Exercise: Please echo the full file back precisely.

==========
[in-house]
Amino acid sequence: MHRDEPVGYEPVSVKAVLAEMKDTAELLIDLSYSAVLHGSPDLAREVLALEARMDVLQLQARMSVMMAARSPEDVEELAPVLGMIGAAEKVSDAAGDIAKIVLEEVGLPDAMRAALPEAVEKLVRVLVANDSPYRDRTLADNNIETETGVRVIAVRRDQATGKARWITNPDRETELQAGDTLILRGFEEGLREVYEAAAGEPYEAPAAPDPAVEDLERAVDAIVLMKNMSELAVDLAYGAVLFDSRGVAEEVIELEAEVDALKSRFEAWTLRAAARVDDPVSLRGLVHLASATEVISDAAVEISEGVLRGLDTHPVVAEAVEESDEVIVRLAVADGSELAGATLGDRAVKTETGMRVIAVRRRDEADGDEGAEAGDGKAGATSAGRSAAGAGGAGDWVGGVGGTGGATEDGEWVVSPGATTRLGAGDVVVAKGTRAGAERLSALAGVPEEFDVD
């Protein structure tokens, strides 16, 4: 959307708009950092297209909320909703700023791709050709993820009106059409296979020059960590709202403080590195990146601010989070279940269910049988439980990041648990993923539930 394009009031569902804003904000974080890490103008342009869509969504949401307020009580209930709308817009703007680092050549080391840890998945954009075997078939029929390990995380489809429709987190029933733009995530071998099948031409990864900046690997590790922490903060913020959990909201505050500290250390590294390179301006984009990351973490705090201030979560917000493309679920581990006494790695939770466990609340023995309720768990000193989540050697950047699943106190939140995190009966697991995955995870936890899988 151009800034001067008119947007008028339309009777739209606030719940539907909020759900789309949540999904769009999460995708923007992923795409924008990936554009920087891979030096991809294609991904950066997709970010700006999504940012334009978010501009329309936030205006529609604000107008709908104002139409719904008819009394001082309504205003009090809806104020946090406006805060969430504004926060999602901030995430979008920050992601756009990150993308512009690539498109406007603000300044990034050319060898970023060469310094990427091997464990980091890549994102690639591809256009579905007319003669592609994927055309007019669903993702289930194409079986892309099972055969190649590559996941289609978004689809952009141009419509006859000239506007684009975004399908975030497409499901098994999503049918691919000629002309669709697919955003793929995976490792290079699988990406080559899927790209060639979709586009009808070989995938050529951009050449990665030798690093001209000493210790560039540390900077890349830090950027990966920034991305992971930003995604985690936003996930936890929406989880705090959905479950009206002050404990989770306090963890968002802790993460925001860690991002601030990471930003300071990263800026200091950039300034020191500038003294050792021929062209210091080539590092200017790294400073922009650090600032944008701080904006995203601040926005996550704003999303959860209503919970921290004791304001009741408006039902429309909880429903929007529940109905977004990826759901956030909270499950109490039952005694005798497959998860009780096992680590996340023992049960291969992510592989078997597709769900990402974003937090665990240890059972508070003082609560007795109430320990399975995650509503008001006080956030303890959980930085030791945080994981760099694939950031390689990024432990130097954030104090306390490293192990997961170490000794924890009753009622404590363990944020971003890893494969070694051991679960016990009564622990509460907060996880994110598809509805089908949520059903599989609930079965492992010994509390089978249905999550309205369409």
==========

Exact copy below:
[in-house]
Amino acid sequence: MHRDEPVGYEPVSVKAVLAEMKDTAELLIDLSYSAVLHGSPDLAREVLALEARMDVLQLQARMSVMMAARSPEDVEELAPVLGMIGAAEKVSDAAGDIAKIVLEEVGLPDAMRAALPEAVEKLVRVLVANDSPYRDRTLADNNIETETGVRVIAVRRDQATGKARWITNPDRETELQAGDTLILRGFEEGLREVYEAAAGEPYEAPAAPDPAVEDLERAVDAIVLMKNMSELAVDLAYGAVLFDSRGVAEEVIELEAEVDALKSRFEAWTLRAAARVDDPVSLRGLVHLASATEVISDAAVEISEGVLRGLDTHPVVAEAVEESDEVIVRLAVADGSELAGATLGDRAVKTETGMRVIAVRRRDEADGDEGAEAGDGKAGATSAGRSAAGAGGAGDWVGGVGGTGGATEDGEWVVSPGATTRLGAGDVVVAKGTRAGAERLSALAGVPEEFDVD
């Protein structure tokens, strides 16, 4: 959307708009950092297209909320909703700023791709050709993820009106059409296979020059960590709202403080590195990146601010989070279940269910049988439980990041648990993923539930 394009009031569902804003904000974080890490103008342009869509969504949401307020009580209930709308817009703007680092050549080391840890998945954009075997078939029929390990995380489809429709987190029933733009995530071998099948031409990864900046690997590790922490903060913020959990909201505050500290250390590294390179301006984009990351973490705090201030979560917000493309679920581990006494790695939770466990609340023995309720768990000193989540050697950047699943106190939140995190009966697991995955995870936890899988 151009800034001067008119947007008028339309009777739209606030719940539907909020759900789309949540999904769009999460995708923007992923795409924008990936554009920087891979030096991809294609991904950066997709970010700006999504940012334009978010501009329309936030205006529609604000107008709908104002139409719904008819009394001082309504205003009090809806104020946090406006805060969430504004926060999602901030995430979008920050992601756009990150993308512009690539498109406007603000300044990034050319060898970023060469310094990427091997464990980091890549994102690639591809256009579905007319003669592609994927055309007019669903993702289930194409079986892309099972055969190649590559996941289609978004689809952009141009419509006859000239506007684009975004399908975030497409499901098994999503049918691919000629002309669709697919955003793929995976490792290079699988990406080559899927790209060639979709586009009808070989995938050529951009050449990665030798690093001209000493210790560039540390900077890349830090950027990966920034991305992971930003995604985690936003996930936890929406989880705090959905479950009206002050404990989770306090963890968002802790993460925001860690991002601030990471930003300071990263800026200091950039300034020191500038003294050792021929062209210091080539590092200017790294400073922009650090600032944008701080904006995203601040926005996550704003999303959860209503919970921290004791304001009741408006039902429309909880429903929007529940109905977004990826759901956030909270499950109490039952005694005798497959998860009780096992680590996340023992049960291969992510592989078997597709769900990402974003937090665990240890059972508070003082609560007795109430320990399975995650509503008001006080956030303890959980930085030791945080994981760099694939950031390689990024432990130097954030104090306390490293192990997961170490000794924890009753009622404590363990944020971003890893494969070694051991679960016990009564622990509460907060996880994110598809509805089908949520059903599989609930079965492992010994509390089978249905999550309205369409």